Child harness

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Mother and child with safety harness

A child harness (alternative: child tether, child leash, British English: walking reins) is a safety restraint for walking with children. The device is mostly used with toddlers and children of preschool age, and typically consists of a shoulder harness with a lead (tether) secured in the back, either directly or by means of a hook.

When the device is used, a child wears the harness and a parent or a guardian holds the end of the lead or attaches it to their wrist. This allows the child relative freedom of movement in comparison to being seated in a stroller, carried by the adult (with or without a child carrier), or being held by the hand. At the same time, the child harness prevents child separation from the adult by the way of the child running off in a crowded or dangerous area.

There exists a difference of opinion on the use of child harnesses. Those in favor argue for the benefit of enhanced safety, and increased freedom of movement compared to hand-holding or confinement of children to strollers. Those opposed to their use prefer restraining children through hand-holding, not making them seem like animals, confinement to strollers, or not permitting children who behave badly or wander away to leave their homes.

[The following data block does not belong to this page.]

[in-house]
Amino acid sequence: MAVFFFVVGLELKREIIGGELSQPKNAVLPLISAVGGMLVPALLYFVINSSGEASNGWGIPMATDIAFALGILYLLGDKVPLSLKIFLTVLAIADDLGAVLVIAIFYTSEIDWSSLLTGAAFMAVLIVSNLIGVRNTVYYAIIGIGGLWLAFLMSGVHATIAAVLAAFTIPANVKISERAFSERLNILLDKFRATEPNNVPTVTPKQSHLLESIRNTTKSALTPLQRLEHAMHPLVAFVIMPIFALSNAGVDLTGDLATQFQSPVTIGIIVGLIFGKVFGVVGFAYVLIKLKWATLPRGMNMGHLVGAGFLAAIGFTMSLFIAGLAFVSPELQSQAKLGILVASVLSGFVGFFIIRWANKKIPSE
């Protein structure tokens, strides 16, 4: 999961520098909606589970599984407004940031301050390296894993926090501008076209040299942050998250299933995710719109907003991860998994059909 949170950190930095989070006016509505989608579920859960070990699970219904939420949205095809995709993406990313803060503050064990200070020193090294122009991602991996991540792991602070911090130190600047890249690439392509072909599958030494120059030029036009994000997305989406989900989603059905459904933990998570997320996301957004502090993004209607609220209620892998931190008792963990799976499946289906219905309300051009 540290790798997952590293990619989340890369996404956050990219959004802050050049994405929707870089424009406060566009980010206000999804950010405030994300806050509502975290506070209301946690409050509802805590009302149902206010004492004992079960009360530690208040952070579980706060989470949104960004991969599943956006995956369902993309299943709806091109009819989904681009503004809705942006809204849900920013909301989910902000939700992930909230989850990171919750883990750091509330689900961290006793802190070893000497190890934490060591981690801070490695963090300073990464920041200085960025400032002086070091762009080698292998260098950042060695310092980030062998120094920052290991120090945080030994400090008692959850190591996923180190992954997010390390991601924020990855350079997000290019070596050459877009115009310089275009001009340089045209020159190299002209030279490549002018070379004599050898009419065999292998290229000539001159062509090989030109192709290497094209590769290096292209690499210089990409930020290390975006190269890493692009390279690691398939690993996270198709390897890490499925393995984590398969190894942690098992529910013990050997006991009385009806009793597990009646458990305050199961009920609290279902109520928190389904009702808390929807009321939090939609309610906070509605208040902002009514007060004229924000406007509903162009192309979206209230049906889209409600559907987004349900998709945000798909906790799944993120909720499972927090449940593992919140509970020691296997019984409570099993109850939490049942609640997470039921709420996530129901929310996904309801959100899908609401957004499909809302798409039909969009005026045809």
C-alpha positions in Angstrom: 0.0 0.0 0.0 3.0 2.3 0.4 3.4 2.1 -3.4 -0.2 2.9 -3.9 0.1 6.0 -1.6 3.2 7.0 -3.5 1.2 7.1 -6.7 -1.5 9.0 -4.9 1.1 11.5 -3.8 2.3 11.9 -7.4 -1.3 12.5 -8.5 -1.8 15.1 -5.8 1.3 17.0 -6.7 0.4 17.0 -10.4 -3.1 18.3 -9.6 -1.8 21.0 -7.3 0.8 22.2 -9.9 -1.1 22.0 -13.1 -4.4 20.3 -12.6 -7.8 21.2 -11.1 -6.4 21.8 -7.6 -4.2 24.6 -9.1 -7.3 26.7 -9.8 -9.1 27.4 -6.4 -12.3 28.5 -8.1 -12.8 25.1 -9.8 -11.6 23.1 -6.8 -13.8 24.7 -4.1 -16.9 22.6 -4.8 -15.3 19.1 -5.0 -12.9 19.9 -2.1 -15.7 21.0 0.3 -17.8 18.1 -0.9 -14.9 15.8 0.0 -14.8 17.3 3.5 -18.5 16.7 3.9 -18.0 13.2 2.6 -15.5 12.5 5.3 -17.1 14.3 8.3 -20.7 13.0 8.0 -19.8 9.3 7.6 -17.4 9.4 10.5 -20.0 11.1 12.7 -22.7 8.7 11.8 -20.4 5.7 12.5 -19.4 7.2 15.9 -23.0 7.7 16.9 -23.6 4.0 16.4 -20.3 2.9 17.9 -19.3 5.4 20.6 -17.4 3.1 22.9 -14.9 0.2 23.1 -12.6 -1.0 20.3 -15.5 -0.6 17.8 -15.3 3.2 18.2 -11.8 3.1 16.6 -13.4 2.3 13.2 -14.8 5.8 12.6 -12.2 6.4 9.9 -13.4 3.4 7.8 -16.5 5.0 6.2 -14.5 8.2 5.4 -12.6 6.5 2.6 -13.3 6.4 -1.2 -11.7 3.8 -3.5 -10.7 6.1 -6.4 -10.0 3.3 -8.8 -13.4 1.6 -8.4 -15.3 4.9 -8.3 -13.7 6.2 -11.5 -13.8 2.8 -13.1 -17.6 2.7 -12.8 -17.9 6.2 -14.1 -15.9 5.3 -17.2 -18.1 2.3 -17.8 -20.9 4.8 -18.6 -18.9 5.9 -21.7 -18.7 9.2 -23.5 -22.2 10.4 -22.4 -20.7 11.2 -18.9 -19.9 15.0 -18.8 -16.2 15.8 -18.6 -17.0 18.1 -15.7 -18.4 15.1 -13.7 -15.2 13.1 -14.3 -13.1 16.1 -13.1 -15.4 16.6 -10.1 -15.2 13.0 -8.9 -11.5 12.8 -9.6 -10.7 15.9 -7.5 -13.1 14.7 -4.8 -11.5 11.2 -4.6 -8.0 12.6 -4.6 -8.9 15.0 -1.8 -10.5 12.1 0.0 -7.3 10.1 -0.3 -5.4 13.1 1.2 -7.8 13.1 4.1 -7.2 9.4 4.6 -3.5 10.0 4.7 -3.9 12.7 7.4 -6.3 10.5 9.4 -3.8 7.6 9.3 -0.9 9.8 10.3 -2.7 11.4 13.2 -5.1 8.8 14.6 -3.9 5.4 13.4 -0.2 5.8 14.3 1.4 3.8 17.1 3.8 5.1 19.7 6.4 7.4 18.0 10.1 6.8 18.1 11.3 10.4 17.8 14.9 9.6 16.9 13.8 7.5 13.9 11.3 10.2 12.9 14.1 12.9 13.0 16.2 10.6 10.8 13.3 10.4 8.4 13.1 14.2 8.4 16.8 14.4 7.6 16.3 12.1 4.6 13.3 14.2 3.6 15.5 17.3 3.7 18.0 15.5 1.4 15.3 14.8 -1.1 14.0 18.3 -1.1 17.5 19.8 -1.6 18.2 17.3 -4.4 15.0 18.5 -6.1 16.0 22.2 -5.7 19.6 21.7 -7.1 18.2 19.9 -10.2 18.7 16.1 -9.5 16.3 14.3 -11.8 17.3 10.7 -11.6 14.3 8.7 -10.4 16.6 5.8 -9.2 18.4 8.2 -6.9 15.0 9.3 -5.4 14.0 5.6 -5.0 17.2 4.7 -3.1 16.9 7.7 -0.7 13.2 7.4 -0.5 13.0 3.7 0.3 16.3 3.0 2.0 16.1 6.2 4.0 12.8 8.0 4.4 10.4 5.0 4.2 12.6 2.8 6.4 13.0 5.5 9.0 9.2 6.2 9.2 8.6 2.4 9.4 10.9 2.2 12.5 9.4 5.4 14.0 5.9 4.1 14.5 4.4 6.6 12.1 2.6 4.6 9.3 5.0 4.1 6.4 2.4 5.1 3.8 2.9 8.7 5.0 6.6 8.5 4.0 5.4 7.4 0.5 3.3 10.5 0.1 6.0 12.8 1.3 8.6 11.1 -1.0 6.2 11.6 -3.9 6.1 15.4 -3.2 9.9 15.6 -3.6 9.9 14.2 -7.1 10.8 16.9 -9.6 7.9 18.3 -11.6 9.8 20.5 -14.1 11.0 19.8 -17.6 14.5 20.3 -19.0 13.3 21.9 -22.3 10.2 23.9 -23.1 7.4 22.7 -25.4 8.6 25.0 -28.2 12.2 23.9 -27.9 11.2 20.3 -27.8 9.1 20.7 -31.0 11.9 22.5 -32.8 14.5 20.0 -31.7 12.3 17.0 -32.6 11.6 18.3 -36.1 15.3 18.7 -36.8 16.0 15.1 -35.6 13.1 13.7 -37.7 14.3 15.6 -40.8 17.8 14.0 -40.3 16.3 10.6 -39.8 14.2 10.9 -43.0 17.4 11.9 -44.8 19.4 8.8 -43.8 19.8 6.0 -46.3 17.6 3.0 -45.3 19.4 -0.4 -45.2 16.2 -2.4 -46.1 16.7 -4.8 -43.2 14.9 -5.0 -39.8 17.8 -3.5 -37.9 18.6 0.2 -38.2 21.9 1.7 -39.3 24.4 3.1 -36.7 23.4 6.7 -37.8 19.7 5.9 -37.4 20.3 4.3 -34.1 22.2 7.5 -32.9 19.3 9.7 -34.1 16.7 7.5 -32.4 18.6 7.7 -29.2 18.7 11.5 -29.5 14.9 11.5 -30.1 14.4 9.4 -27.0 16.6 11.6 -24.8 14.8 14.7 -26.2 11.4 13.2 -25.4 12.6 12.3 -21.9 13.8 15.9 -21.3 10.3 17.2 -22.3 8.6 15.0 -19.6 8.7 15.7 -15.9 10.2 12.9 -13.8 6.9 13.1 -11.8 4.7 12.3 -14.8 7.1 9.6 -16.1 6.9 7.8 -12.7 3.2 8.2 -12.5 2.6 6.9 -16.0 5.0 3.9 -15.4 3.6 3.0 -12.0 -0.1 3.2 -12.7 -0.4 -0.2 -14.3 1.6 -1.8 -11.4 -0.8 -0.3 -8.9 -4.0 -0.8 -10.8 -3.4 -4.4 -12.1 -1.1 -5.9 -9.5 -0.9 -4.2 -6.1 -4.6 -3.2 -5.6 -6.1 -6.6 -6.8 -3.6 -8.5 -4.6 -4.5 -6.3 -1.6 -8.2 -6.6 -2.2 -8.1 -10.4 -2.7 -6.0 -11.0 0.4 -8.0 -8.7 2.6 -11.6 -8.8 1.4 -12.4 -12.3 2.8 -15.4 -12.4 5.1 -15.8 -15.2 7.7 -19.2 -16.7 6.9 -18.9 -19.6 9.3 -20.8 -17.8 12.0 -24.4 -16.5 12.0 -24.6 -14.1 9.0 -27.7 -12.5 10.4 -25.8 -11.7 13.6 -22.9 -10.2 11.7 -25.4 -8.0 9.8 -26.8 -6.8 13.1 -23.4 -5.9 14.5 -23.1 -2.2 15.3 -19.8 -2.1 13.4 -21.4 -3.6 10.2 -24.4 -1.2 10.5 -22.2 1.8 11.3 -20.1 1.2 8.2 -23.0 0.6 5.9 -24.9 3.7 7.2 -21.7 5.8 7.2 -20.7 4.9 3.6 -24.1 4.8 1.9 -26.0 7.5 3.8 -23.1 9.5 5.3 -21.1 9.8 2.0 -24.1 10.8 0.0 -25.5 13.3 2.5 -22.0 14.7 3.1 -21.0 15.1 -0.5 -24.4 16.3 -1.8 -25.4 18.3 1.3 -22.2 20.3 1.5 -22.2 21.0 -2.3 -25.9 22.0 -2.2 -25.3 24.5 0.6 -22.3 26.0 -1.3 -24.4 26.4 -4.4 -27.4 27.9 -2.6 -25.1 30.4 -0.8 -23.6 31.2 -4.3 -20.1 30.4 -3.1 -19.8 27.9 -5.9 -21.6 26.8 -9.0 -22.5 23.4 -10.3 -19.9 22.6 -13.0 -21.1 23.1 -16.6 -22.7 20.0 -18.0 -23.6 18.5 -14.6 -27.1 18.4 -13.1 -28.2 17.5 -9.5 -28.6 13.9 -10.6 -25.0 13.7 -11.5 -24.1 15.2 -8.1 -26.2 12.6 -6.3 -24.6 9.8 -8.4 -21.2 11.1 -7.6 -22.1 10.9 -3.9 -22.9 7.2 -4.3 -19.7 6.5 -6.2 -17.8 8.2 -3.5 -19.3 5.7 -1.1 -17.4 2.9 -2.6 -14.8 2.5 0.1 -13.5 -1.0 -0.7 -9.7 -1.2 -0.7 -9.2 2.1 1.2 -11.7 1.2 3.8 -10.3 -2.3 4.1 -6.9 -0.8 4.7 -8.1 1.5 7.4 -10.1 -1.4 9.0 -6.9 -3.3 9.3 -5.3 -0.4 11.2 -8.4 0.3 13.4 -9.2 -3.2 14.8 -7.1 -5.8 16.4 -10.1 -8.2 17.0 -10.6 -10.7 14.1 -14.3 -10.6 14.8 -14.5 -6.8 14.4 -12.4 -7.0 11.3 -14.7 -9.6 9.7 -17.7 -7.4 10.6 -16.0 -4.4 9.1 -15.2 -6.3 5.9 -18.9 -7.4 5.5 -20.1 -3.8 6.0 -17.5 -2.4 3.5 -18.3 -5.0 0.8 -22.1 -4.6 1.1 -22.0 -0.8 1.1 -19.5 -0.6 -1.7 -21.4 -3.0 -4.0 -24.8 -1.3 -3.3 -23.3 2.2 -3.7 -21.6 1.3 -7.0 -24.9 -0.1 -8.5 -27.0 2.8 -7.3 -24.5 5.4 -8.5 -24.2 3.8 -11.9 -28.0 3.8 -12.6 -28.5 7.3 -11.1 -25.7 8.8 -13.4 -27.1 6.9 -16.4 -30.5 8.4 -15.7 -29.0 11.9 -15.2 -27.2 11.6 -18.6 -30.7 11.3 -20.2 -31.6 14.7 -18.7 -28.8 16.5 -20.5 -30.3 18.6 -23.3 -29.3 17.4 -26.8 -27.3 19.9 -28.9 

Increasing popularity[edit]

The devices are becoming more popular, which has prompted retailers to add more designs.[1] Newer versions often include a backpack or a stuffed animal, with the lead attaching underneath, which softens the appearance.[1]

Judging parents[edit]

Some adults disapprove of the use of child harnesses and will express their judgementalism to parents and caregivers who are using them, for example, by making rude remarks to strangers that are using child harnesses. In some cases, the disapproval is because the critic does not have any personal experience with a young child who is unusually impulsive or has invisible disabilities that can cause a child to run away.[2] In other cases, parents who are experienced with children with any number of special needs find the practice of leashing children repugnant, as if a parent can simply look away and depend upon a restraining system rather than giving a child a child's due.

See also[edit]

References[edit]

  1. ^ a b Mann, Effie (14 April 2013). "Parents take lead on child restraints". The Sydney Morning Herald. 
  2. ^ Murphy, Eliza (25 June 2012). "Extreme Parenting: To Leash or Not to Leash?". ABC News. Retrieved 2016-03-10.